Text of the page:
To counteract that, it's useful for parents to know what a "filter bubble" is, and learn how to pop it. The bubble is the algorithmically-driven circle of self-reinforcement that you will know from the "if you liked this, then you will also like…" recommendations on Amazon. On social media, the process can reinforce and deepen everything from political inclinations to taste in clothes, pop music and who's cool.
The internet, in consequence, can end up narrowing, not broadening. So challenge that. "Ask interesting questions," says Livingstone. "Use YouTube to experience other ways of life. We are all nostalgic for that librarian who was able to look at a child and suggest a wildcard book that would stretch them, push them beyond their established boundaries, take them up a level." As parents, we must try to be that eccentric librarian in the digital world.
The attention economy
Algorithms are just one of a battery of tricks and devices that digital companies use to keep your children glued to their devices. "We live in an attention economy," says Nir Eyal, a former developer of video games and advertising executive whose expertise is in habit-forming behaviour and how it can be exploited by digital companies. From the red circle of mobile-phone notifications to their chime and buzz, to video autoplays, to 'pull to refresh', a host of "attention traps", many drawn from the gambling world, keep us glued to our screens. "I have implored Snapchat to create a use-and-abuse policy," says Eyal. "One that says they will come up with a number of hours spent on the site, and after that they will reach out and offer assistance."
It is not as if digital companies don't know who their customers are or how much they are using their sites. On the contrary, they are in the business of knowing precisely who their customers are - all the better to sell advertising. So, says the lawyer and internet safety campaigner, Jenny Afia, they can hardly claim ignorance if children are using their platforms to excess. "We will see class-action cases coming, definitely," she says, of parents of children suing digital companies for knowingly hooking children to ill effect. Famously, Steve Jobs wouldn't let his children use an iPad. "They haven't used it," Jobs said, of the device he invented. "We limit how much technology our kids use at home."
Help is coming. Increased awareness of the "traps" used by digital developers is leading us towards changes in legislation across the world. But the overriding feeling for parents is surely that we are playing catch-up with technology.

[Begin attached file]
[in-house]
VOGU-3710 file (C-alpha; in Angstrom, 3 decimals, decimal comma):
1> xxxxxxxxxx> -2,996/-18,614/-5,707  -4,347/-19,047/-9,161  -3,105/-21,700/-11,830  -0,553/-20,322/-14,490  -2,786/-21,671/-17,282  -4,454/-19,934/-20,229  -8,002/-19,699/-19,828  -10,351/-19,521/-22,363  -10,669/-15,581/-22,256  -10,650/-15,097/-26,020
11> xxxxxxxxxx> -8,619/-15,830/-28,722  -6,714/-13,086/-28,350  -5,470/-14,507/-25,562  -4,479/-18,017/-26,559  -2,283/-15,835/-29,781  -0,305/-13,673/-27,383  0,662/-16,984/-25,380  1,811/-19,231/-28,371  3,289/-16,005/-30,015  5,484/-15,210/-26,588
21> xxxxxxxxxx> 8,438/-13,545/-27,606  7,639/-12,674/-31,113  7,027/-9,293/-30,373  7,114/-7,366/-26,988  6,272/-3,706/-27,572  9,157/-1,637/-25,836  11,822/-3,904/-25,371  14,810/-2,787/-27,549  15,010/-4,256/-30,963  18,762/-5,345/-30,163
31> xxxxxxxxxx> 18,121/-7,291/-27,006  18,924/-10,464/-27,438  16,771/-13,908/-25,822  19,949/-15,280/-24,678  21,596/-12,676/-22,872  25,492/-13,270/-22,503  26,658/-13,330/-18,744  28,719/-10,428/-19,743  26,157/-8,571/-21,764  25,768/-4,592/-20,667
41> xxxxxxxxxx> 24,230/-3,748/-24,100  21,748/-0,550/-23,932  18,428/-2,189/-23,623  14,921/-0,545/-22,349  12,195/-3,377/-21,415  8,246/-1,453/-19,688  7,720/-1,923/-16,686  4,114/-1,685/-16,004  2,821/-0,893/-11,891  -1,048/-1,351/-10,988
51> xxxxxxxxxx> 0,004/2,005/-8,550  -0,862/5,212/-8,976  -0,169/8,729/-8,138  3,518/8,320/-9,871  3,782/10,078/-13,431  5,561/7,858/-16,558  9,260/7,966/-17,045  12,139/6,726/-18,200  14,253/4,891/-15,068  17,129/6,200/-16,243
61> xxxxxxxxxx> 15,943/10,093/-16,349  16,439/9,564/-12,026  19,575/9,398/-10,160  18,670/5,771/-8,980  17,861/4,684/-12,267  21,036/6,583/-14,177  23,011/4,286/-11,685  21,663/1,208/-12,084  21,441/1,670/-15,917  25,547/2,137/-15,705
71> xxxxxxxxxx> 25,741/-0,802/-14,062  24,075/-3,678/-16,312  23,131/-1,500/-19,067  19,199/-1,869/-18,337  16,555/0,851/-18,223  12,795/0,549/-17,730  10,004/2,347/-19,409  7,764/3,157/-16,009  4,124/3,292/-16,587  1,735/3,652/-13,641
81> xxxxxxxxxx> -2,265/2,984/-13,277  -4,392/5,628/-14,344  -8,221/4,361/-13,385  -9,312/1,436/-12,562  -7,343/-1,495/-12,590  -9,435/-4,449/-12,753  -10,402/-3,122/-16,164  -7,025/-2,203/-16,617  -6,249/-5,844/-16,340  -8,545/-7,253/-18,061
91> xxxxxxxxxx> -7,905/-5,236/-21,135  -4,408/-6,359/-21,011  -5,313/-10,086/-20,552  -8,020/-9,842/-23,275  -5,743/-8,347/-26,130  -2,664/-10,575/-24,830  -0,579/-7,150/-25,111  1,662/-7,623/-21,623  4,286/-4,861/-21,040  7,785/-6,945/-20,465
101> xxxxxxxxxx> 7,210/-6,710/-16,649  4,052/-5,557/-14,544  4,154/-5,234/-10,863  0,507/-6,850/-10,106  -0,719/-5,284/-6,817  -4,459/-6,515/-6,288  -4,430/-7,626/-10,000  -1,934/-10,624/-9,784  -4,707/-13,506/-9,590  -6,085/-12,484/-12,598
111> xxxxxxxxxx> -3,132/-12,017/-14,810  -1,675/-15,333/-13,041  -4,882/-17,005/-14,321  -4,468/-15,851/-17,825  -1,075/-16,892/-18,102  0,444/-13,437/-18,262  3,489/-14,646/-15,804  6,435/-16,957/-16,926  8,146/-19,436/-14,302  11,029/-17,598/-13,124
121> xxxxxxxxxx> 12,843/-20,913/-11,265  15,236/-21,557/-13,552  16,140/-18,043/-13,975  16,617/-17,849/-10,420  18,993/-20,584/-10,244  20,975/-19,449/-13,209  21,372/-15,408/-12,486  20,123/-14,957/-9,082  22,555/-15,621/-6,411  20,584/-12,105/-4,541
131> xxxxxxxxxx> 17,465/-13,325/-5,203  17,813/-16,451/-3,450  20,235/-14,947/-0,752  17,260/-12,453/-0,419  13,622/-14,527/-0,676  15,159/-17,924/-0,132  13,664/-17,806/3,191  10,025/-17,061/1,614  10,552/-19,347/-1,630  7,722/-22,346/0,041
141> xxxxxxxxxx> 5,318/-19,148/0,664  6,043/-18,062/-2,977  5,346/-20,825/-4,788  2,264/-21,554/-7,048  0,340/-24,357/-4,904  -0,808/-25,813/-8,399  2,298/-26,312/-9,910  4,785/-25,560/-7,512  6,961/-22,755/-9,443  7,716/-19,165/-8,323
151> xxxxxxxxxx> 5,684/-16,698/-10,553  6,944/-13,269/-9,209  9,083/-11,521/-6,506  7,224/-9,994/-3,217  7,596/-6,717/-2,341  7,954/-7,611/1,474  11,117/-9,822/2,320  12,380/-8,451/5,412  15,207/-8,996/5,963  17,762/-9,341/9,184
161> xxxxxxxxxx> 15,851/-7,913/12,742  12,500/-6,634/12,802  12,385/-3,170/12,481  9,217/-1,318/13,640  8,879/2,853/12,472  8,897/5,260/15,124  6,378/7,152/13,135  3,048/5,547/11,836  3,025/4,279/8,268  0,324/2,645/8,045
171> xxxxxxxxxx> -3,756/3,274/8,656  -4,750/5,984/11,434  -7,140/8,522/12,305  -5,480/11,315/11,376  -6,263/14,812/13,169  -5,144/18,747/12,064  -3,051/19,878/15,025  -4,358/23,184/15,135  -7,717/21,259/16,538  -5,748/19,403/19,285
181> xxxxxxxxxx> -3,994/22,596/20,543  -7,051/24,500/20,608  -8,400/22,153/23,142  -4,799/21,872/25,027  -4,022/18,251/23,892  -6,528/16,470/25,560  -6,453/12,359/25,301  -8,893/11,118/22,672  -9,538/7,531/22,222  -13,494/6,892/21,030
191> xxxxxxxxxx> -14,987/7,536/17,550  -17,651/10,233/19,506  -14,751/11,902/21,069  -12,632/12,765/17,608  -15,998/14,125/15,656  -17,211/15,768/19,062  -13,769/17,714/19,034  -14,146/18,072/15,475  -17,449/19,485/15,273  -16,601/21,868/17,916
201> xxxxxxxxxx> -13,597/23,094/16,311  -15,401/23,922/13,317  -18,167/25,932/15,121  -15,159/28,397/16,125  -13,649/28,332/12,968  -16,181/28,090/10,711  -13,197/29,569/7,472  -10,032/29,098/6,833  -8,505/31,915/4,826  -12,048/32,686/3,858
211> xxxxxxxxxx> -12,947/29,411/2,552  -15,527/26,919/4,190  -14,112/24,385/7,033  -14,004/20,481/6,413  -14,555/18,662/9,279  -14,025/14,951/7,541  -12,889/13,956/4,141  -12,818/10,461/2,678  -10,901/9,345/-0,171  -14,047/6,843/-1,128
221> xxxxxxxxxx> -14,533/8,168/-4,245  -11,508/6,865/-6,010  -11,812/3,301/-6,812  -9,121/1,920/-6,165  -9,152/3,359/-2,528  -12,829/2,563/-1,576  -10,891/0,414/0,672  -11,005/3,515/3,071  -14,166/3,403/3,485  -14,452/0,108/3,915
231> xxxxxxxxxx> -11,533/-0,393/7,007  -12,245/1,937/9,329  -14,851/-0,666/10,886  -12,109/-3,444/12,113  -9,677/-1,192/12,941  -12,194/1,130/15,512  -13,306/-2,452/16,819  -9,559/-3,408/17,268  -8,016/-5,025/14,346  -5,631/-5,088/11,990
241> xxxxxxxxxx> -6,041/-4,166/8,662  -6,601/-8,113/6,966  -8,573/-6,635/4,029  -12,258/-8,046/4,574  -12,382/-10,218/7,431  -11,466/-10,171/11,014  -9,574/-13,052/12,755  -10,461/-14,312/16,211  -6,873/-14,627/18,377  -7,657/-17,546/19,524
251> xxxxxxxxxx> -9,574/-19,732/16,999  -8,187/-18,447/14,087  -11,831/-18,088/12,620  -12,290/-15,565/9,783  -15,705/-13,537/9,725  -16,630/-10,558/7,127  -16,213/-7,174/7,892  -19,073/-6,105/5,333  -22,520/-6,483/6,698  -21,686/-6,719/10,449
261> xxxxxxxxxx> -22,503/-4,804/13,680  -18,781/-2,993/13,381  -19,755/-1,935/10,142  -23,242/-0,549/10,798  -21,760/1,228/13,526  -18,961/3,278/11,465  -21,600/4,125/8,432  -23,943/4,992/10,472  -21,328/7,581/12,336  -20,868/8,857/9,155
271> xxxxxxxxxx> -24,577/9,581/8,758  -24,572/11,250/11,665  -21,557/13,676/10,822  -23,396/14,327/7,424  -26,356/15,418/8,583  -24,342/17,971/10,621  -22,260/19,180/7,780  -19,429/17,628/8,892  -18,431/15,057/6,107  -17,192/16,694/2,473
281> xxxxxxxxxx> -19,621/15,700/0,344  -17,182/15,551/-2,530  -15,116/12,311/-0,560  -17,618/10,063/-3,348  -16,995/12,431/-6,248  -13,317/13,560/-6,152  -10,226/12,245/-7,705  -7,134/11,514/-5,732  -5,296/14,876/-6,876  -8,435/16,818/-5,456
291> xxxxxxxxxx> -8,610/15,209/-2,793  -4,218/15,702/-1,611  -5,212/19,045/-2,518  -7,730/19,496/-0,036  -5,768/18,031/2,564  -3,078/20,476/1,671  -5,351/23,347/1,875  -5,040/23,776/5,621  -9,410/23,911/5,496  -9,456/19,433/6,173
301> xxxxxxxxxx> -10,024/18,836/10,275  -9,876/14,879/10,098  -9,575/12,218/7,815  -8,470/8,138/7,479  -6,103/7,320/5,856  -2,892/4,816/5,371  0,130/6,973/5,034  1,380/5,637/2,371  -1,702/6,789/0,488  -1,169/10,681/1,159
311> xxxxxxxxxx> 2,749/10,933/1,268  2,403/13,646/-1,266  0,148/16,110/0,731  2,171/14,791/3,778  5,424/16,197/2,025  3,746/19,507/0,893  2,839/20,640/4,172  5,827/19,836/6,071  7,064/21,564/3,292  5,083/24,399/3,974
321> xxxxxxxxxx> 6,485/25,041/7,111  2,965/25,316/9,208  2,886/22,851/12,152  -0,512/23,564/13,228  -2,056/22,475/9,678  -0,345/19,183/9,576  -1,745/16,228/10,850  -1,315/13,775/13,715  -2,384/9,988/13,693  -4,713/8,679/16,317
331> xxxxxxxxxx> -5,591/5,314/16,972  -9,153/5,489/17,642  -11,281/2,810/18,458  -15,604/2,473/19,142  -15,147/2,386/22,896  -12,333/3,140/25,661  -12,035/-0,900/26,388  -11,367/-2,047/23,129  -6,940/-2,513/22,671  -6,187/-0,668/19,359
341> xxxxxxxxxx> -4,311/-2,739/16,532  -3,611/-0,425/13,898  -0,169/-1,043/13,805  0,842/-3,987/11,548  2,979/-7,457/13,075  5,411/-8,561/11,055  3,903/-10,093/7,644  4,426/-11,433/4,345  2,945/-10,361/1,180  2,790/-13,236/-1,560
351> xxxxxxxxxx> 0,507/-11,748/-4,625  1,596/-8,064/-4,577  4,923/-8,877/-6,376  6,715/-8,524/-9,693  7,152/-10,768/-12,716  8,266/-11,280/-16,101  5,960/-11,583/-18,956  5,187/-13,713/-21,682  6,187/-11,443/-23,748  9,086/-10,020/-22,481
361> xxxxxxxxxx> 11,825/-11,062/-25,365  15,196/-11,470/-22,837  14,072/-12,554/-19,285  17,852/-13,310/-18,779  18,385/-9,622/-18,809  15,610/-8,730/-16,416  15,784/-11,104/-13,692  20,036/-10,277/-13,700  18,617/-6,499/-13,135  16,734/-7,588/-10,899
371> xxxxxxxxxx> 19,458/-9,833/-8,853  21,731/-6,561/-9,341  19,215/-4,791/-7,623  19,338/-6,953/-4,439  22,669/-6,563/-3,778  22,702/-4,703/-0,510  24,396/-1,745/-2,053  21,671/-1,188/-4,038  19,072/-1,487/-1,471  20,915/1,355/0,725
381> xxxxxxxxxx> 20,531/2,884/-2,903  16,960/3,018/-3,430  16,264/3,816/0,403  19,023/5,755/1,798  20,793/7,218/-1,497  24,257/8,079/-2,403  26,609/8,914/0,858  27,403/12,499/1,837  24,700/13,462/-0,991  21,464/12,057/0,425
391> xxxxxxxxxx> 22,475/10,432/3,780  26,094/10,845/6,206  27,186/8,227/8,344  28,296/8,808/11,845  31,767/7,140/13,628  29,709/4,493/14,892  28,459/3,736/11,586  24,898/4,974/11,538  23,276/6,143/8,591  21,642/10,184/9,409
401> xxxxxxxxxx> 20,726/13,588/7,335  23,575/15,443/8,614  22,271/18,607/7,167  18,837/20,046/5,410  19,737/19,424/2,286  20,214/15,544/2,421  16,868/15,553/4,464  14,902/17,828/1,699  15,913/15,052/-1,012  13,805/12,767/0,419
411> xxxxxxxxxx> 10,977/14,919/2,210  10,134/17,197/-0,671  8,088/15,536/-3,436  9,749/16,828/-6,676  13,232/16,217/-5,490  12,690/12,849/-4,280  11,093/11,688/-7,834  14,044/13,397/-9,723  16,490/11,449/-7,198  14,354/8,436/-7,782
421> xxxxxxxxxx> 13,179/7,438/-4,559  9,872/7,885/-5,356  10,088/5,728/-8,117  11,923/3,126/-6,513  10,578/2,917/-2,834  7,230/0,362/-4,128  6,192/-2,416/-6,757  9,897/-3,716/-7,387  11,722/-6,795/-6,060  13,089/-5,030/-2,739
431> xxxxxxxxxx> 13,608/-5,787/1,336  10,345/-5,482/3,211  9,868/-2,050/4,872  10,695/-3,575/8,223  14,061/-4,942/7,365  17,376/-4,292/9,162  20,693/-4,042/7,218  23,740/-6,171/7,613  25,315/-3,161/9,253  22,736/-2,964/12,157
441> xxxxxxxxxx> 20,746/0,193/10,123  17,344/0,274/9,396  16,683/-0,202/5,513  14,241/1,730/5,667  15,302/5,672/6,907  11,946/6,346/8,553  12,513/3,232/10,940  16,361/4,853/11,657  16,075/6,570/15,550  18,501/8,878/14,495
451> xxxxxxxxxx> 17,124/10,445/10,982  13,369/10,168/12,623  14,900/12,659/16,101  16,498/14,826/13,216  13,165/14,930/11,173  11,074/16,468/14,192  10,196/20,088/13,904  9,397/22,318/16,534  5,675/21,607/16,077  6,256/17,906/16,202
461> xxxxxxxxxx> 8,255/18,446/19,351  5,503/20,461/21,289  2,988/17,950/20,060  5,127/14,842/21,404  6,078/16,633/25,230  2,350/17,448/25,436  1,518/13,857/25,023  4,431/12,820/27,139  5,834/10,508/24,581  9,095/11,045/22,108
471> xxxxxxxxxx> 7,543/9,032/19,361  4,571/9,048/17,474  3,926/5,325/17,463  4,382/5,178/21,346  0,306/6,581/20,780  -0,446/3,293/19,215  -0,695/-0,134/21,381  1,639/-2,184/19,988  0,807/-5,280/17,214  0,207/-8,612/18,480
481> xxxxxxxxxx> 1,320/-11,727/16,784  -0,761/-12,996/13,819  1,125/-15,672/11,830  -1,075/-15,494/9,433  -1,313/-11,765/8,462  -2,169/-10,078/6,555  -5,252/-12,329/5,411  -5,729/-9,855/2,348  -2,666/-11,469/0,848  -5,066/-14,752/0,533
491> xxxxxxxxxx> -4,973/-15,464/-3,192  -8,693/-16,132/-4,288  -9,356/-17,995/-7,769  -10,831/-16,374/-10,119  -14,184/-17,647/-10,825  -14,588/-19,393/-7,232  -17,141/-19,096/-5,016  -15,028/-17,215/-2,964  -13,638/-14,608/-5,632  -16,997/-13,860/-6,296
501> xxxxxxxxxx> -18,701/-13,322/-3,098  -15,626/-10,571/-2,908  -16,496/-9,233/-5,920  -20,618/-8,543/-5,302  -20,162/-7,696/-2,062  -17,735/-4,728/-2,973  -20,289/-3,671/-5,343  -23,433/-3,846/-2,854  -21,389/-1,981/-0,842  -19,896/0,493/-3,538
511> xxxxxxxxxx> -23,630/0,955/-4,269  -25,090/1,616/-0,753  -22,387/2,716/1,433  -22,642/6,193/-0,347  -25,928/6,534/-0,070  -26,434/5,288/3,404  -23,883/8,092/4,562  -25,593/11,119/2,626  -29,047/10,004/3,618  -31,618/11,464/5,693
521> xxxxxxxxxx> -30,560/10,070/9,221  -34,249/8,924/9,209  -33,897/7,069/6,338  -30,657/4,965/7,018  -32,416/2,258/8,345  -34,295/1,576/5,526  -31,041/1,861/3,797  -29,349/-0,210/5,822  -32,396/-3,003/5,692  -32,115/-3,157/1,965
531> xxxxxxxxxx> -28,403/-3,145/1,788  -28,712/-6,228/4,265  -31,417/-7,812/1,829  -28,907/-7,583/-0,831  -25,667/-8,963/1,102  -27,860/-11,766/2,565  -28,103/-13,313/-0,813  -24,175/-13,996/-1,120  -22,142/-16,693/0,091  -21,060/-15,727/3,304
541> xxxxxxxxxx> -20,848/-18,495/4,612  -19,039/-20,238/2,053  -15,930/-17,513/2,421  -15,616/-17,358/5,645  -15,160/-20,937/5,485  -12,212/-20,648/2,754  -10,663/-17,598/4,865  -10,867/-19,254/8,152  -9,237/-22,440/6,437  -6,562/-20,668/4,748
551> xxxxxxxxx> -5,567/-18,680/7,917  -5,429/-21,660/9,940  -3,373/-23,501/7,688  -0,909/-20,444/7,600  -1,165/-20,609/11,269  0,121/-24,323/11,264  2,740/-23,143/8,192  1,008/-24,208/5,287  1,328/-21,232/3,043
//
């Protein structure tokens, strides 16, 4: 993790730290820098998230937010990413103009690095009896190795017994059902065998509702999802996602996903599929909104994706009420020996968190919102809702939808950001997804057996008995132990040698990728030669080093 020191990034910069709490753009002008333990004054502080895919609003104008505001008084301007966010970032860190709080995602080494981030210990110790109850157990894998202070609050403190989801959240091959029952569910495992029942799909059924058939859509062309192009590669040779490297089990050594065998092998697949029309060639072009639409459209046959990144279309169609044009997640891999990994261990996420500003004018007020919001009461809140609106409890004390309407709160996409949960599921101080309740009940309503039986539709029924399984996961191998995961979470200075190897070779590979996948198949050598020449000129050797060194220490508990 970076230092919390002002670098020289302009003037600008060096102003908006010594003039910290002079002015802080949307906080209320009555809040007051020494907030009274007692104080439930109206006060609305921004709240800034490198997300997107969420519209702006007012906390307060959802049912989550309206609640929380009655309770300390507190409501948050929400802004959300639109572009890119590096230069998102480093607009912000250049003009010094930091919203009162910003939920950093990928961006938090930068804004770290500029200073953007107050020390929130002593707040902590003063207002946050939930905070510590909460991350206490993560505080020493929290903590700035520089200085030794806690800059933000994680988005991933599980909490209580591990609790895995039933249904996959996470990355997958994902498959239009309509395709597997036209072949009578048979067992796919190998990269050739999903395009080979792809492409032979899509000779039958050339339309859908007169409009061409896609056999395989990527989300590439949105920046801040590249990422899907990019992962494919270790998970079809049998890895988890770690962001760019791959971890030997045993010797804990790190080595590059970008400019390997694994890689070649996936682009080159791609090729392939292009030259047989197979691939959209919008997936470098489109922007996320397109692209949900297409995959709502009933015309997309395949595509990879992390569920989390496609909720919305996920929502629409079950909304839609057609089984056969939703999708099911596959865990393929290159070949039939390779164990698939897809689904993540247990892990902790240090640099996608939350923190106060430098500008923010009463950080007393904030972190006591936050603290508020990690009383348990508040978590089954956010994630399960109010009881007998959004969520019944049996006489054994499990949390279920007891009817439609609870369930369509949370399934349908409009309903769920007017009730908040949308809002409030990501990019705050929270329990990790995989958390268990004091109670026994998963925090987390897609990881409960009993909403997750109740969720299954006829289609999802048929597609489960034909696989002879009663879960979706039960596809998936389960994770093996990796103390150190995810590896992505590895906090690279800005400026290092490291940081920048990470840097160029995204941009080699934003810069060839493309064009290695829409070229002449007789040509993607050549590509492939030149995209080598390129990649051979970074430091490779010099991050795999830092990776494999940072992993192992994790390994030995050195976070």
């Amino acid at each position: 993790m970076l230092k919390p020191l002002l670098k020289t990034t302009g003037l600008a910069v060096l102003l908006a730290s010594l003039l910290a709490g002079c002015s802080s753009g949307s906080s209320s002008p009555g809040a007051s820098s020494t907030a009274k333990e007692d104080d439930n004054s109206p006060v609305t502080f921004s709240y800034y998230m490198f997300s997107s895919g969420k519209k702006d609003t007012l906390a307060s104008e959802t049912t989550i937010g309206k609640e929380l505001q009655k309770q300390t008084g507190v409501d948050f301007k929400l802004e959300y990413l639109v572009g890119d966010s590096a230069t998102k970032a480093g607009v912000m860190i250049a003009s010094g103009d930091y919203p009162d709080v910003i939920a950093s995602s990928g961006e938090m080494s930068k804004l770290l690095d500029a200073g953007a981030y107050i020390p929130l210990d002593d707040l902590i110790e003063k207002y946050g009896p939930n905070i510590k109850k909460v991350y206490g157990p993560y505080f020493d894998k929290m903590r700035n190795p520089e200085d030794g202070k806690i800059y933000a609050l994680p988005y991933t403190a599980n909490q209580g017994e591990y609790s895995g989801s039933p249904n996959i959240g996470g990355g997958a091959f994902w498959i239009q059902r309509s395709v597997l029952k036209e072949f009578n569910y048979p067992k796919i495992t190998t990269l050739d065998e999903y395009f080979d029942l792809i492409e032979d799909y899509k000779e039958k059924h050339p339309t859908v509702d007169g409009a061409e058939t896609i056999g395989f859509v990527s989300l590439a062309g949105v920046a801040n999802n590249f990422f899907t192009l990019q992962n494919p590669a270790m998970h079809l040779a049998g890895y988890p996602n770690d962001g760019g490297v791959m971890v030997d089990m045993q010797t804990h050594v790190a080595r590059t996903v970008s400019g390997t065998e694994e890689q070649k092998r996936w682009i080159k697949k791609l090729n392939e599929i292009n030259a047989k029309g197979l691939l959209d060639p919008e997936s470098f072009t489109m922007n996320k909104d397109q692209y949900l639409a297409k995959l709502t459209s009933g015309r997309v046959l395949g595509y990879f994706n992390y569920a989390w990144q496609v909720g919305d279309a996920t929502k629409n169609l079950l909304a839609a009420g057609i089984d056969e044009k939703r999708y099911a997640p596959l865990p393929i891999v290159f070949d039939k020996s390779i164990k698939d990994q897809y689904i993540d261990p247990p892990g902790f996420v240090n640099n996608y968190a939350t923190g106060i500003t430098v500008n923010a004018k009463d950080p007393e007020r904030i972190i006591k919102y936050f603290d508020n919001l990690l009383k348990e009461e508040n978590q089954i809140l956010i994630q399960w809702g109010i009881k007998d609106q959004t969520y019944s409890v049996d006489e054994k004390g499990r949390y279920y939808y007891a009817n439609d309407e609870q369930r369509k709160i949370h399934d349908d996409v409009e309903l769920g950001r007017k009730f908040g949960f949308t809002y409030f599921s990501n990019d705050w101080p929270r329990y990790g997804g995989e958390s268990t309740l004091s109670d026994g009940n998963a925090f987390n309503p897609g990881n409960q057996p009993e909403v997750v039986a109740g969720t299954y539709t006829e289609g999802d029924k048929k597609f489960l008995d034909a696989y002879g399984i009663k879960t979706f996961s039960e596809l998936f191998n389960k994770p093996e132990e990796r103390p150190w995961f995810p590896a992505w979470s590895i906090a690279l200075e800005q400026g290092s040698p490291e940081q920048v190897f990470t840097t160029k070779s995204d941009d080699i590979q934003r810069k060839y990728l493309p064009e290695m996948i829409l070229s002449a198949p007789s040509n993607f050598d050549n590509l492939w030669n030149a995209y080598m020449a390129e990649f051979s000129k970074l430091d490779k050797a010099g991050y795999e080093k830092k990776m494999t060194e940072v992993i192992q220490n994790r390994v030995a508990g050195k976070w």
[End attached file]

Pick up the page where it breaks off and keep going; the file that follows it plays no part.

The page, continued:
"Even though it's only been six or seven years of [corporate] irresponsibility, that's a long time in a child's life," says Afia. "Habits formed by age nine are really difficult to break. It's when children are developing that they're most vulnerable."
How to turn social media into a social good
If all the talk of addiction sounds like a counsel of despair, then there's a flip side. For one thing, the rise of social media could be contributing to a decline in drugs use and violence among young people.
A European School Survey Project on Alcohol and Drugs in 2016 found that the number of Irish teenagers who admitted smoking, drinking, gambling and taking drugs has fallen over the past 20 years. What could be the cause? "Kids spend so much time on social media - they are literally substituting that for sex, drugs and rock and roll," says Nir Eyal.
Parents concerned about screen time must also ask themselves another question, he says: "Children are not freebasing Facebook. They are not injecting it into their body. What's the lesser of two evils? I can't believe that there is a move to legalise marijuana but to legislate against Facebook."
So, how do parents hit the screen-time sweet-spot, preserving its benefits and doing away with its dangers. Eyal suggests, for a start, to be wary about the term "addiction", which can make both parents and children feel powerless and stop trying to reform behaviour. Instead, parents can master how to turn off notifications, switch off the buzzing and beeping that draws children back to their devices (or get their children to show them how). If you want total calm, free apps are available which effectively shut down devices for a specified period.
Once you have your settings where you want them, the next thing is to think about healthy online engagement. Here, there is one clear tip to take to heart: is your child using the internet in an active or a passive way? For example, is a fashion-conscious daughter just endlessly scrolling through pics of absurdly beautiful people and clothes or, having found an outfit she likes the look of, is she sending links to friends and messaging them to discuss?